We regret to inform you
By Rand Mills, co-author of Summer Wind: A Soldier’s Road from Indiana to Vietnam
Wars have many universal qualities. Recently, a friend of ours who is an army chaplain shared a story. His cell phone rang at 2:30 in the morning. He was told by his commanding officer to begin preparing to inform a family that their son had died in an army training accident. “I was picked up by a captain and we proceeded to drive several miles to the family’s home. As we traveled through the night, he and I went over the army protocol for informing civilians of a family member’s death. As we neared the house, my stomach tightened, and I felt sick. Then we arrived. I realized no protocol would ever suffice to completely help us or the people we were about to speak to deal with the crushing news we carried. Through a window, we caught a glimpse of the couple, going about their lives, unaware that in the next few seconds they would receive devastating information that would forever change their lives. The captain drew himself up, cleared his throat, and knocked firmly on the plain white wooden door.”
During the Vietnam War, this same sad traumatic ritual was repeated over fifty-eight thousand times. Much of that long ambivalent conflict occurred fifty years ago or longer, so that, unfortunately, the stories of those who died and the stories of the unbearable grief their family members endured have been muted by the passage of time. What were once living, powerful, and horrific tales told by and kept in the hearts of citizens about the war have rapidly begun to grow archetypical. Younger generations know the conflict only as the war we lost, unaware of the utmost bravery and sacrifice of both service men and their families.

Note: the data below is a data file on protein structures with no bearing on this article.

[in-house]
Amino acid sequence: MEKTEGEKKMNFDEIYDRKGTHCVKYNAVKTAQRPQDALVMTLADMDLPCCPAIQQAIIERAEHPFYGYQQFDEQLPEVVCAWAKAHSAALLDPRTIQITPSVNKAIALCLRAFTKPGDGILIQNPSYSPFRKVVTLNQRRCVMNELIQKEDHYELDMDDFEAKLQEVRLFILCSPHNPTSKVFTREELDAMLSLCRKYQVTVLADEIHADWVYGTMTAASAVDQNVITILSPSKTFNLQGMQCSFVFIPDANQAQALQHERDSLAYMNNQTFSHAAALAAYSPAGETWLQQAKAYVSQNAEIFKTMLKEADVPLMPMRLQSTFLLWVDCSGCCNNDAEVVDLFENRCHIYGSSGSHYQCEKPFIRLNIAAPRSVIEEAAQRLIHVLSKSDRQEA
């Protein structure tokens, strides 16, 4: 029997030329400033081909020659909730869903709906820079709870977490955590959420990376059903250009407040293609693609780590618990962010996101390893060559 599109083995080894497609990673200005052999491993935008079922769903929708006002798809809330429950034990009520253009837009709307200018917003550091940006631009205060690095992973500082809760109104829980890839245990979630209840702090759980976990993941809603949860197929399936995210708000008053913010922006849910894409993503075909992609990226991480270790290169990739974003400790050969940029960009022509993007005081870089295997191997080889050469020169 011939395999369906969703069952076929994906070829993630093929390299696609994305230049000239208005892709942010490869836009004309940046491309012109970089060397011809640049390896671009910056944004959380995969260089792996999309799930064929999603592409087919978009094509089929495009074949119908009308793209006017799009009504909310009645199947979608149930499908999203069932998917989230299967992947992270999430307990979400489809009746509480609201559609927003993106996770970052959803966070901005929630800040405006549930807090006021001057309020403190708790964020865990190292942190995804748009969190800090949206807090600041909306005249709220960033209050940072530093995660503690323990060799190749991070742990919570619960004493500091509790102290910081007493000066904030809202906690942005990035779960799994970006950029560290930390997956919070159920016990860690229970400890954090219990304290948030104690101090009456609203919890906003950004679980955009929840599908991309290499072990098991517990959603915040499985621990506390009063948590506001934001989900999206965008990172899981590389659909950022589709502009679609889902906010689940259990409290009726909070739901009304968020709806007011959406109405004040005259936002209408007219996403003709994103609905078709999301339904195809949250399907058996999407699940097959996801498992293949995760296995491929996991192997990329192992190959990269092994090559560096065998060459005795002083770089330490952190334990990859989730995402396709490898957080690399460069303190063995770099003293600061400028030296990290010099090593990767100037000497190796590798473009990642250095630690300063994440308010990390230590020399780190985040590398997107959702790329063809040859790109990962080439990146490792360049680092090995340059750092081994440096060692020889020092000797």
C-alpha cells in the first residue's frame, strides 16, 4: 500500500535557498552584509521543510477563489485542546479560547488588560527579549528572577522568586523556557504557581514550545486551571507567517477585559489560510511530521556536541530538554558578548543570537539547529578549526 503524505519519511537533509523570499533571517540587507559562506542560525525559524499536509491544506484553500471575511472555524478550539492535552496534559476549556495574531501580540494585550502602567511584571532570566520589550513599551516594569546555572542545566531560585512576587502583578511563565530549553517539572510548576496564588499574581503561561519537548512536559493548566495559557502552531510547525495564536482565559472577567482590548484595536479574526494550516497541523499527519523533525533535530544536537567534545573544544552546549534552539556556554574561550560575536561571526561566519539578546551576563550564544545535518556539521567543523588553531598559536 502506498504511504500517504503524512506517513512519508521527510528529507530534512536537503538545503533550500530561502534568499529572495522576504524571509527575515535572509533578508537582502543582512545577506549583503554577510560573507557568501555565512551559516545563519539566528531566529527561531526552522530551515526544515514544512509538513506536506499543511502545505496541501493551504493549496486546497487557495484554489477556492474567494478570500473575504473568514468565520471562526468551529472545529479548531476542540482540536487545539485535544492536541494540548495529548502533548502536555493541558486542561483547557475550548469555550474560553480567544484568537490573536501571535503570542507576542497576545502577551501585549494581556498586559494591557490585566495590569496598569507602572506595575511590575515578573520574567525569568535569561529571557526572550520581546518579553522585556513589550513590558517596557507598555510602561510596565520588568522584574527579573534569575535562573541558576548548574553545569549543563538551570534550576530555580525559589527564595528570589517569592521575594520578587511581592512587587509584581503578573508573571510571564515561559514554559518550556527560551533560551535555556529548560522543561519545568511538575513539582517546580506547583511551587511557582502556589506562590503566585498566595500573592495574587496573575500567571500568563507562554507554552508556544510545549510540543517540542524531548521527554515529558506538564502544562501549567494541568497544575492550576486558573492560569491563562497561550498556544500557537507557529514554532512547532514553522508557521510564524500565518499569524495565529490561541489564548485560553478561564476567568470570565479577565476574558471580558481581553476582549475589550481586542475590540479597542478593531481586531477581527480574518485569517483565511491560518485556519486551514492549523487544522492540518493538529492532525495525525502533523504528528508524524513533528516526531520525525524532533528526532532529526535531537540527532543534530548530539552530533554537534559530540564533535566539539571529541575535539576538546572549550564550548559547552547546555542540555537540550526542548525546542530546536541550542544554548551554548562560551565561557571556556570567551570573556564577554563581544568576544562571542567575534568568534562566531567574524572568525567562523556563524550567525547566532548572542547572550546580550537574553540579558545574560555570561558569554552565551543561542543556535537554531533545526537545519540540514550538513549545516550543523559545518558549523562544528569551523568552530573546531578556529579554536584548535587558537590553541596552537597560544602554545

We are baby boomers. Summer Wind: A Soldier’s Road from Indiana to Vietnam, based on powerful family letters, was written by us foremost as a story of cathartic sadness and healing for our generation. It is our hope too that in telling the story of Dick Wolfe and his family, some level of understanding about the Vietnam War beyond the brutal fighting—the war’s impact on families, communities, and friendships—might be available to all generations, and that all those who read the book will stop and pause for a moment whenever they see names of casualties from any war inscribed upon a monument, great or simple, and be moved to silent respectful meditation by the inscrutable mysteries and ongoing grief wrought by war.
Randy Mills is a professor of the social sciences at Oakland City University. His articles have been featured in Connections: The Hoosier Genealogist, among others.
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